We are always, without exception, better at the end of the sixth session than we were at the end of the second session.

So even though “pretty soon” is relative when measured in days or weeks or years, it’s also true: you will achieve the harmony/behavior/improvement/result you are looking for much sooner if you follow the “do xyz for n times” than if you don’t.canter liberty 3

And we are improving. The past few horse days, I’ve taken him into the arena and tried for the first Liberty pattern, the circle game, without being particular. I’ve practiced encouraging his ideas the way Linda did with Allure at the Reno Celebration, flicking the carrot stick in Zone 5 when he changes directions or gaits, to say “ok, good idea, do that and a bit more!” until he tunes in and asks for new ideas.

I am practicing being consistent with “don’t change gait” when he asks for my idea, although I’m not worried about a prefect circle or bend right now as we’re not in the round pen or on-line and I don’t want to put too much strain on our connection by being persnickety. I also practice “if he comes in before you ask him to, rub him and send him again, because a good allow comes from a good send” and standing in neutral.

flag at libertyAnd last night, he did not get crazy in a bucking kicking gallop when I asked him to bring his life up, he just cantered. He kept an ear on me most of the time, didn’t look to the outside as extremely, and he came in when I asked him to, and was in general more calm > trusting > motivated > obedient than he has been in previous sessions.

Which is when I realized that although I’ve been in there a lot with him at Liberty and tried to kind of sort of “do some Liberty as long as I’m in here,” these past three times have been with the intention to do the Liberty pattern.

I don’t feel like I’m doing much different in terms of my actions, but in reflecting, I see how bringing my intention focuses my leadership: I get consistent with responding to every gait change (for example), conscious of when I don’t release fast enough, and I am better at keeping in my head the picture of Rocky circling me two times without changing gait or direction and with relaxation, rhythm, and contact, and recognizing when we get even three strides, not just insisting on whole circles. yo yo liberty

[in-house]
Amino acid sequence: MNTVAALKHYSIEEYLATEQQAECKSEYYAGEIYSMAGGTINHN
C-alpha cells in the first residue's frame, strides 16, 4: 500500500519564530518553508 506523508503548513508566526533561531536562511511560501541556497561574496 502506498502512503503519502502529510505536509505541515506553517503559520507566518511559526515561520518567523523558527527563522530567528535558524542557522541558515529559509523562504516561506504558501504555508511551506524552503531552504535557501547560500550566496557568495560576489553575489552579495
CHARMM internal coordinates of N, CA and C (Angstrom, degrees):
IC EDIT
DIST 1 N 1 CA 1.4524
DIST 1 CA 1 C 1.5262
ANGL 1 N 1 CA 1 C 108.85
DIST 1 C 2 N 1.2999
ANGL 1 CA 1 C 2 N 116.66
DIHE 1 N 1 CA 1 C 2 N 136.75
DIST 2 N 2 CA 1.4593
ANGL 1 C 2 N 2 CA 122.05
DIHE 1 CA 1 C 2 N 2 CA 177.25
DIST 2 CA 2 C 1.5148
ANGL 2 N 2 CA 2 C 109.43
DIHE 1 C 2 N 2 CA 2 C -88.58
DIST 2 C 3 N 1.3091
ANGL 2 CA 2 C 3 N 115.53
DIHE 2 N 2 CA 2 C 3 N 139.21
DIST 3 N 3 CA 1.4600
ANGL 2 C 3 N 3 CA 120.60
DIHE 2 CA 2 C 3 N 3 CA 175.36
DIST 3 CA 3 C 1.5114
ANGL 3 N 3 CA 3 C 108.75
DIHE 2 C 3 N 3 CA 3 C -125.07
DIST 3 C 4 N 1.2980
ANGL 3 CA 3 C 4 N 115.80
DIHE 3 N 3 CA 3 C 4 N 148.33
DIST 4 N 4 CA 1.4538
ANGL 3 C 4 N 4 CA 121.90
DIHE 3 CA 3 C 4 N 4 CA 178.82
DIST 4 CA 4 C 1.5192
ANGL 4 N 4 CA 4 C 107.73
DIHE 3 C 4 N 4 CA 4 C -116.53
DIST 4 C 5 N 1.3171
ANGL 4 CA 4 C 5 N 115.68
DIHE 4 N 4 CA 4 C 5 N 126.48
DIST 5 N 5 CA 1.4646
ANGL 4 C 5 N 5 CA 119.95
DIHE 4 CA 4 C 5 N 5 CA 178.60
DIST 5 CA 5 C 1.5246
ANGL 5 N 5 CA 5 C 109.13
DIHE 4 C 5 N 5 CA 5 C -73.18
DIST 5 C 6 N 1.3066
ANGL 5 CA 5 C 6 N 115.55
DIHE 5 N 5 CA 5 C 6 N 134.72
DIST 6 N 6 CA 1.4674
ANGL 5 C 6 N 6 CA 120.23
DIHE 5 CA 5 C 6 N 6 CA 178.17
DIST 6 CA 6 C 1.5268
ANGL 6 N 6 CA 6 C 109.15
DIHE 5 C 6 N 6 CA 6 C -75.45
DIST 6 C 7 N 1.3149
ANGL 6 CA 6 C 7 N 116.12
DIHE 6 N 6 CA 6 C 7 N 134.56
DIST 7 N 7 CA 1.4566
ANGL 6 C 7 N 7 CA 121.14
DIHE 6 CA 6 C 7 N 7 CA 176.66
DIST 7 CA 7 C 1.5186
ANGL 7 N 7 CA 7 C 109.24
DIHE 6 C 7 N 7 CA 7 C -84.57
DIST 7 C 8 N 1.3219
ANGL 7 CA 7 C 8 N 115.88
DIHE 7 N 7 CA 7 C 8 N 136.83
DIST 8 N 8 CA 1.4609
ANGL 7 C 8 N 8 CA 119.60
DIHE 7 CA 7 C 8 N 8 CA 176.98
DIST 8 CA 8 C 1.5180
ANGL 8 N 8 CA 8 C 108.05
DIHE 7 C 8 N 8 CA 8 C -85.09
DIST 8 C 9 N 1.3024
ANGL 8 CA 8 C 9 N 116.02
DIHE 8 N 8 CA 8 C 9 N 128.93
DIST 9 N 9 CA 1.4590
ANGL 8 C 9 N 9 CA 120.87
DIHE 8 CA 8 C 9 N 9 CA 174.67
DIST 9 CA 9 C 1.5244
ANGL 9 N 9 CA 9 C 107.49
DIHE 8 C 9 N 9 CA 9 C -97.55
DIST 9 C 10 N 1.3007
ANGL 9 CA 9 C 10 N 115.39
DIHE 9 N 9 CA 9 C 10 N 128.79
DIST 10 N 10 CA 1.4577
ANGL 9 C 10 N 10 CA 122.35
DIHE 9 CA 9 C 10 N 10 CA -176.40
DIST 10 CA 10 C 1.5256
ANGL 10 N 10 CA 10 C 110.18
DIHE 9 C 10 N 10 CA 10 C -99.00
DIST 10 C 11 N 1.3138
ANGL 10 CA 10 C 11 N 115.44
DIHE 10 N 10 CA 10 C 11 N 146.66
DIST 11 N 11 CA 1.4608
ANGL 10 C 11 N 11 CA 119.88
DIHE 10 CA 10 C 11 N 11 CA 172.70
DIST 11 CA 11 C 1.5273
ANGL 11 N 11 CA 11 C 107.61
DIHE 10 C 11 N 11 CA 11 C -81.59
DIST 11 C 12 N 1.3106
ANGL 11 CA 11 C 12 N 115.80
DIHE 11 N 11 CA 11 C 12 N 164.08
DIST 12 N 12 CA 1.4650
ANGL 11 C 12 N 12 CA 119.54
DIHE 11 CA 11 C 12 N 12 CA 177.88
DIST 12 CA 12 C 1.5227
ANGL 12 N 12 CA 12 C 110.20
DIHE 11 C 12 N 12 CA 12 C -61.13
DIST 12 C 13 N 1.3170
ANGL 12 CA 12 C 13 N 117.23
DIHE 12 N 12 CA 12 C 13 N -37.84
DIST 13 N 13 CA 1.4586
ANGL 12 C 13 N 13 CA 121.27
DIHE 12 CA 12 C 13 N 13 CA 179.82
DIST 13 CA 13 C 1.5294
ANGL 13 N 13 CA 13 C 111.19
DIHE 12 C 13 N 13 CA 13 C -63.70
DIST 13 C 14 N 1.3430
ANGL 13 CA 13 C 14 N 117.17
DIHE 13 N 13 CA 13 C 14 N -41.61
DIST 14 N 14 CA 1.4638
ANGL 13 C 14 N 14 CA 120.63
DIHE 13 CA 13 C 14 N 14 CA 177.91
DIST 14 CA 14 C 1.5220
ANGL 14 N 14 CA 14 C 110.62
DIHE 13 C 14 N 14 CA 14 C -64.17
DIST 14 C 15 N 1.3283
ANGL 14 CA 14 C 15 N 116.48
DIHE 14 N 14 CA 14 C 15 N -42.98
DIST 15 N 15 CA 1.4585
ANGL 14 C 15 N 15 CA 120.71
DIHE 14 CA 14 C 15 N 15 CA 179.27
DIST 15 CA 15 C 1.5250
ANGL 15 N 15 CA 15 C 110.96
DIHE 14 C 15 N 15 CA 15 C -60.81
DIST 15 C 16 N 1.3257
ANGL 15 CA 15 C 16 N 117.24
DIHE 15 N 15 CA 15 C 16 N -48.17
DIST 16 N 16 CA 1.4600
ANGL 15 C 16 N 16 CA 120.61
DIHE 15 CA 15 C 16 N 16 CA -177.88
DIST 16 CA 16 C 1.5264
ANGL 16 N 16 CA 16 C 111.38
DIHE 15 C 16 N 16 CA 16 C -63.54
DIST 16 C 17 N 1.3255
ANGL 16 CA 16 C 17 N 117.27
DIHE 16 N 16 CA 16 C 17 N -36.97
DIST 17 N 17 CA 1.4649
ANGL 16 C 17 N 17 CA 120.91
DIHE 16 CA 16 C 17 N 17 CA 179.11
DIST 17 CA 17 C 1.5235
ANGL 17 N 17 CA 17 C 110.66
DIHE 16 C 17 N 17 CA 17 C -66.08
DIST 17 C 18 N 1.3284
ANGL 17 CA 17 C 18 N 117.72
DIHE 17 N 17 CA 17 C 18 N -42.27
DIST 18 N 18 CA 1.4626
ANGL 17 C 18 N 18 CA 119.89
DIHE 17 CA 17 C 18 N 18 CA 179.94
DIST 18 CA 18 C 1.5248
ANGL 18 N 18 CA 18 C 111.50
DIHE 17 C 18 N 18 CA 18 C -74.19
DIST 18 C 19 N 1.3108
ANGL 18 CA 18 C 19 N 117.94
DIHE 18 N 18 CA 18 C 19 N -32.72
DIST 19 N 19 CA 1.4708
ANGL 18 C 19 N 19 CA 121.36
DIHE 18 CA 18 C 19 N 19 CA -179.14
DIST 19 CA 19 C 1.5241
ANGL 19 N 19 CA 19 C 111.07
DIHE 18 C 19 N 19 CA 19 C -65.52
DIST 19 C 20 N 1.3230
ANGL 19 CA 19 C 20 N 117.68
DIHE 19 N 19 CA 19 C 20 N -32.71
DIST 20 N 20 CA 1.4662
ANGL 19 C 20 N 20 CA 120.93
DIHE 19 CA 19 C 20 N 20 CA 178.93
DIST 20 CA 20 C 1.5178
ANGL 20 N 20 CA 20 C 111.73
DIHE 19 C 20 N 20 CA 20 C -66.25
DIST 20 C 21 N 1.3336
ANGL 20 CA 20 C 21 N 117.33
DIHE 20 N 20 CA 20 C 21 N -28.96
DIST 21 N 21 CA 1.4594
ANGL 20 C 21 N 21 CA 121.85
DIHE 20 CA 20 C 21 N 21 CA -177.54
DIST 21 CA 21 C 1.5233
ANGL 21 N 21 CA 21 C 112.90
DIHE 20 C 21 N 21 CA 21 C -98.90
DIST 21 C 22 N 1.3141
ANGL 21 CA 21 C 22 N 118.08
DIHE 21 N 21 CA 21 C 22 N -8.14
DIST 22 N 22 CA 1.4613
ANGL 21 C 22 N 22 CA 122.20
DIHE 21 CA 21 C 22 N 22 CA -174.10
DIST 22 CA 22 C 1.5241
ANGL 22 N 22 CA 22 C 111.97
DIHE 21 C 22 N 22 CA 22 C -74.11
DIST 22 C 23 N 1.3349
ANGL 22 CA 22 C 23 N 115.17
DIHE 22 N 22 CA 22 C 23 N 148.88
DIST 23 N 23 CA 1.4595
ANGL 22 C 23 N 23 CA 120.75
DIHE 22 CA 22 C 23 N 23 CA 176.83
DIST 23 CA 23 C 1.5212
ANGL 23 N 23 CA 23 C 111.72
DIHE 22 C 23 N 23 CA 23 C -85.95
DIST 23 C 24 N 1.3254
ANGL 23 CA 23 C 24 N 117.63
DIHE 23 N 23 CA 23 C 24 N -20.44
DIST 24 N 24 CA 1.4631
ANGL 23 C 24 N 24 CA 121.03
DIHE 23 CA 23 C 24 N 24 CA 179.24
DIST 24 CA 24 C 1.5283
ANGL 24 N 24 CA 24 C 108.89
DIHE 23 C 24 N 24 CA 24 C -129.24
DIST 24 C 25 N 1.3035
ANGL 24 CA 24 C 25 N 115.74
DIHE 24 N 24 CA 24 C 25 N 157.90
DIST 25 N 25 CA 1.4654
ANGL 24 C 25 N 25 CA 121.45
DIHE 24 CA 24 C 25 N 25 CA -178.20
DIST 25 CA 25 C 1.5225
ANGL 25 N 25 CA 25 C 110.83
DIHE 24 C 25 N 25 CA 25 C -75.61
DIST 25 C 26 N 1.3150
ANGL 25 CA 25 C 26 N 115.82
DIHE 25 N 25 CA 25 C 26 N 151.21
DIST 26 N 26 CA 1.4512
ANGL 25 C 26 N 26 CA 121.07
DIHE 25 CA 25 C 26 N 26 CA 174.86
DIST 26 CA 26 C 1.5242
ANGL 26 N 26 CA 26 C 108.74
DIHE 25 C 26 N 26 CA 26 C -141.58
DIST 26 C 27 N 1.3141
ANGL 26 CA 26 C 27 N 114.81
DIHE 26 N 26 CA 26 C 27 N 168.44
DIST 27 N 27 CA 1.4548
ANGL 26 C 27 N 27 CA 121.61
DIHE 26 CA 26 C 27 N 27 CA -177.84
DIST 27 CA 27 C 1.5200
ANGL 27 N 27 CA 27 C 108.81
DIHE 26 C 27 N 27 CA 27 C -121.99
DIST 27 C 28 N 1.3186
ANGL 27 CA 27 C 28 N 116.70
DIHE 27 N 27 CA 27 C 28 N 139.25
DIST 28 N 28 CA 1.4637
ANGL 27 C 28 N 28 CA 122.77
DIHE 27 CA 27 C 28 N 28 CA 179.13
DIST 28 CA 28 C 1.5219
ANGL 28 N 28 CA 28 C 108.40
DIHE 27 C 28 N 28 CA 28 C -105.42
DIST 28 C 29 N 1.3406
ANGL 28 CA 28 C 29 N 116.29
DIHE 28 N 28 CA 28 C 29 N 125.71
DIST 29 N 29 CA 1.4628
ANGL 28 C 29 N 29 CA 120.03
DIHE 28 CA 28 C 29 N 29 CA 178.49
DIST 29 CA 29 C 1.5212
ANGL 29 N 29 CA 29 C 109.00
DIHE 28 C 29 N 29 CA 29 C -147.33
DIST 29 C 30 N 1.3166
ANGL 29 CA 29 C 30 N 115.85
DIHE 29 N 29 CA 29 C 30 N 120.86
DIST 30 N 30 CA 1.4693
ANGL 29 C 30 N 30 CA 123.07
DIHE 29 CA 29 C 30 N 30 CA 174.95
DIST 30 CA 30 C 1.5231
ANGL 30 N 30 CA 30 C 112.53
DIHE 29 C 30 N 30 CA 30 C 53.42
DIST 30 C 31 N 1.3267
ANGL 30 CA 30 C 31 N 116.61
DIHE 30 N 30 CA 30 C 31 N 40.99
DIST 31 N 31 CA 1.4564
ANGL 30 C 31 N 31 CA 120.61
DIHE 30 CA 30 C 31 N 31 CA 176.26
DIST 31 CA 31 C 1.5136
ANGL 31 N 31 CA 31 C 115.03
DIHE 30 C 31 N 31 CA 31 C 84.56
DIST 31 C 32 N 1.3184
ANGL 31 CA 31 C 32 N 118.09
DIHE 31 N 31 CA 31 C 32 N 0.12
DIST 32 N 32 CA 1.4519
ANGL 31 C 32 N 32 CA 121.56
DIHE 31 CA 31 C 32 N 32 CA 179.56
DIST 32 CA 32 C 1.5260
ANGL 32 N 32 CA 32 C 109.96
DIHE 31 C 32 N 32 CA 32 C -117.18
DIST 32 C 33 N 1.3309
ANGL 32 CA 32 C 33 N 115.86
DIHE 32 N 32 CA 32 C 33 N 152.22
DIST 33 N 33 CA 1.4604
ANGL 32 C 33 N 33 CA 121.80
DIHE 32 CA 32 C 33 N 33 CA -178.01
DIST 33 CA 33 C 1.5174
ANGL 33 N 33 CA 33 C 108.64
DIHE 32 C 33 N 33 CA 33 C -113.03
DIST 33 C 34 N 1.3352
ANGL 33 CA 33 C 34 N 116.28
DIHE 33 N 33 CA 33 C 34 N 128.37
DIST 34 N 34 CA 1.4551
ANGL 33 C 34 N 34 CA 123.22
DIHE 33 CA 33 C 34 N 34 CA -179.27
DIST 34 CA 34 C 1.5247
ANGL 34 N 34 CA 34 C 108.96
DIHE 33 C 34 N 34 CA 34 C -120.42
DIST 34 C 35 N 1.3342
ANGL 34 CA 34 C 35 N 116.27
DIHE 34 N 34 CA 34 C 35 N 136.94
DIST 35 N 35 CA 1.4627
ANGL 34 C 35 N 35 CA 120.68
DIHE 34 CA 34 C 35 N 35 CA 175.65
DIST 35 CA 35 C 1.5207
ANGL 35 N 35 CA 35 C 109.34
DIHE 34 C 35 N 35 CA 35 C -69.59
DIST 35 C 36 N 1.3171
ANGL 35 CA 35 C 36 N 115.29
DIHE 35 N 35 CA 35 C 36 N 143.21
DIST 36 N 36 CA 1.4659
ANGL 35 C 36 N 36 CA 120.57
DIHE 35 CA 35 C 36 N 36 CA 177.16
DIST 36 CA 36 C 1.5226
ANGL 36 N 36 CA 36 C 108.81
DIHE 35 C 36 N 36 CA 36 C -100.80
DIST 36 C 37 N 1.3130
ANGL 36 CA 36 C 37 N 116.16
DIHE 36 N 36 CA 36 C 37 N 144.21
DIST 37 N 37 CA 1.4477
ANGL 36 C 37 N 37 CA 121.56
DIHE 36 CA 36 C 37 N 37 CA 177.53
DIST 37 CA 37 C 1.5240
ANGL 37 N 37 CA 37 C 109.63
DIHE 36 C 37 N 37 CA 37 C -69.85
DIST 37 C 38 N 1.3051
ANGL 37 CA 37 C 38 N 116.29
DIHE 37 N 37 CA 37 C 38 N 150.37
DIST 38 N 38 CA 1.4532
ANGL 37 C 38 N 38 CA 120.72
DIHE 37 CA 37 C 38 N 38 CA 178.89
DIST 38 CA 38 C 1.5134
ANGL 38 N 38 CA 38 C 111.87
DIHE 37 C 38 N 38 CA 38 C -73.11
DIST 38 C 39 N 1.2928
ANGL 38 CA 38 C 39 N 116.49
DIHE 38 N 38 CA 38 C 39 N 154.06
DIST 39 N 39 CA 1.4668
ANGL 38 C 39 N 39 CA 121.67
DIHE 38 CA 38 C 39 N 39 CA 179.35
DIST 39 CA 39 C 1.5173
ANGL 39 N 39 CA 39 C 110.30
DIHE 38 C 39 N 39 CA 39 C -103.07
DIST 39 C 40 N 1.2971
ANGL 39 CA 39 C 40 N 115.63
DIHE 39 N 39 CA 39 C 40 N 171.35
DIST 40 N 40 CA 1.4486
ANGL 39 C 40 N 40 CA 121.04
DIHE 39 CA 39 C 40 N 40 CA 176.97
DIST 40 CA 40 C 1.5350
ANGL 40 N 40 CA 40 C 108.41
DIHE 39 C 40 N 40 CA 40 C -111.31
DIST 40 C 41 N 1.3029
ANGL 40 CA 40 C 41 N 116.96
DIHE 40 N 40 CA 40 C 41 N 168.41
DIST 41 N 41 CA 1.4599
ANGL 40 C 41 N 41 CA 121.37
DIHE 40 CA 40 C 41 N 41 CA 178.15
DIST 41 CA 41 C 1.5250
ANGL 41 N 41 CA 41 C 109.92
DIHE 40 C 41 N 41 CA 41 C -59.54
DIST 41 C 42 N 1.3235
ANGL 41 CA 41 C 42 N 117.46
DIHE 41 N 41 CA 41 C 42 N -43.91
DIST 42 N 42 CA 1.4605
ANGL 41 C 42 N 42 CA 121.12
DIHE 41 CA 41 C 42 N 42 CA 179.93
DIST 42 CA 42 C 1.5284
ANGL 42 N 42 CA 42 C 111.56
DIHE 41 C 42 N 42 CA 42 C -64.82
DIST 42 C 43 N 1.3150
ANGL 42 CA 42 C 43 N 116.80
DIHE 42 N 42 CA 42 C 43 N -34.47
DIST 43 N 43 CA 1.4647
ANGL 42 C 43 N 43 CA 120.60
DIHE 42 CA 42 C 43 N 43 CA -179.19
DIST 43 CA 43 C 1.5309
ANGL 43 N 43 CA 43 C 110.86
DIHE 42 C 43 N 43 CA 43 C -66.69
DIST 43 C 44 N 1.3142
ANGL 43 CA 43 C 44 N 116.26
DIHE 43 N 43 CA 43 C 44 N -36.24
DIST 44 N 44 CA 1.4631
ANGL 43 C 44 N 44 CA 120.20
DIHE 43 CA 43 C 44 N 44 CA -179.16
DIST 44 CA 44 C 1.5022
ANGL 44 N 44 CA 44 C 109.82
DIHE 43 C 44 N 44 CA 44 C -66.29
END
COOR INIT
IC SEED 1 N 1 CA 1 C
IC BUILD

I talked to Erin about the round pen, which borders the front turn-out, and described the antics the horses get up to when I have tried to play with Rocky in there — including Rocky exploding around the pen. Her advice was just to keep at it and eventually it settles down. I’m going to go out and clean it up a bit this weekend — there are poles that should line the rail but are all cattywampus inside the pen, and not in an easy-to-step-over way. We need to play our circle game with the crutch of having the circle defined for us, so that Rocky re-learns how to bend his body and I figure out how to be calm and confident and neutral in that little tiny space (compared to the arena) even when he’s going bonkers with the excitement of the turnout herd.

fence cute

(In searching Google Images for a yoga-y image to illustrate intention, I found a neat article about an experiment in collective thought and group intention and a website about intention experiments that I have bookmarked for later. I don’t have TV so I haven’t seen any hype about it but it looks like the author has been on Oprah and maybe it’s all connected to The Secret and all that — but as a devoted fan of author Spider Robinson, I can’t dismiss the possibilities out of hand, no matter how slick or crude or markety or fringe it turns out to be.)

Categories: Leadership, Liberty | Tags: , , , | 1 Comment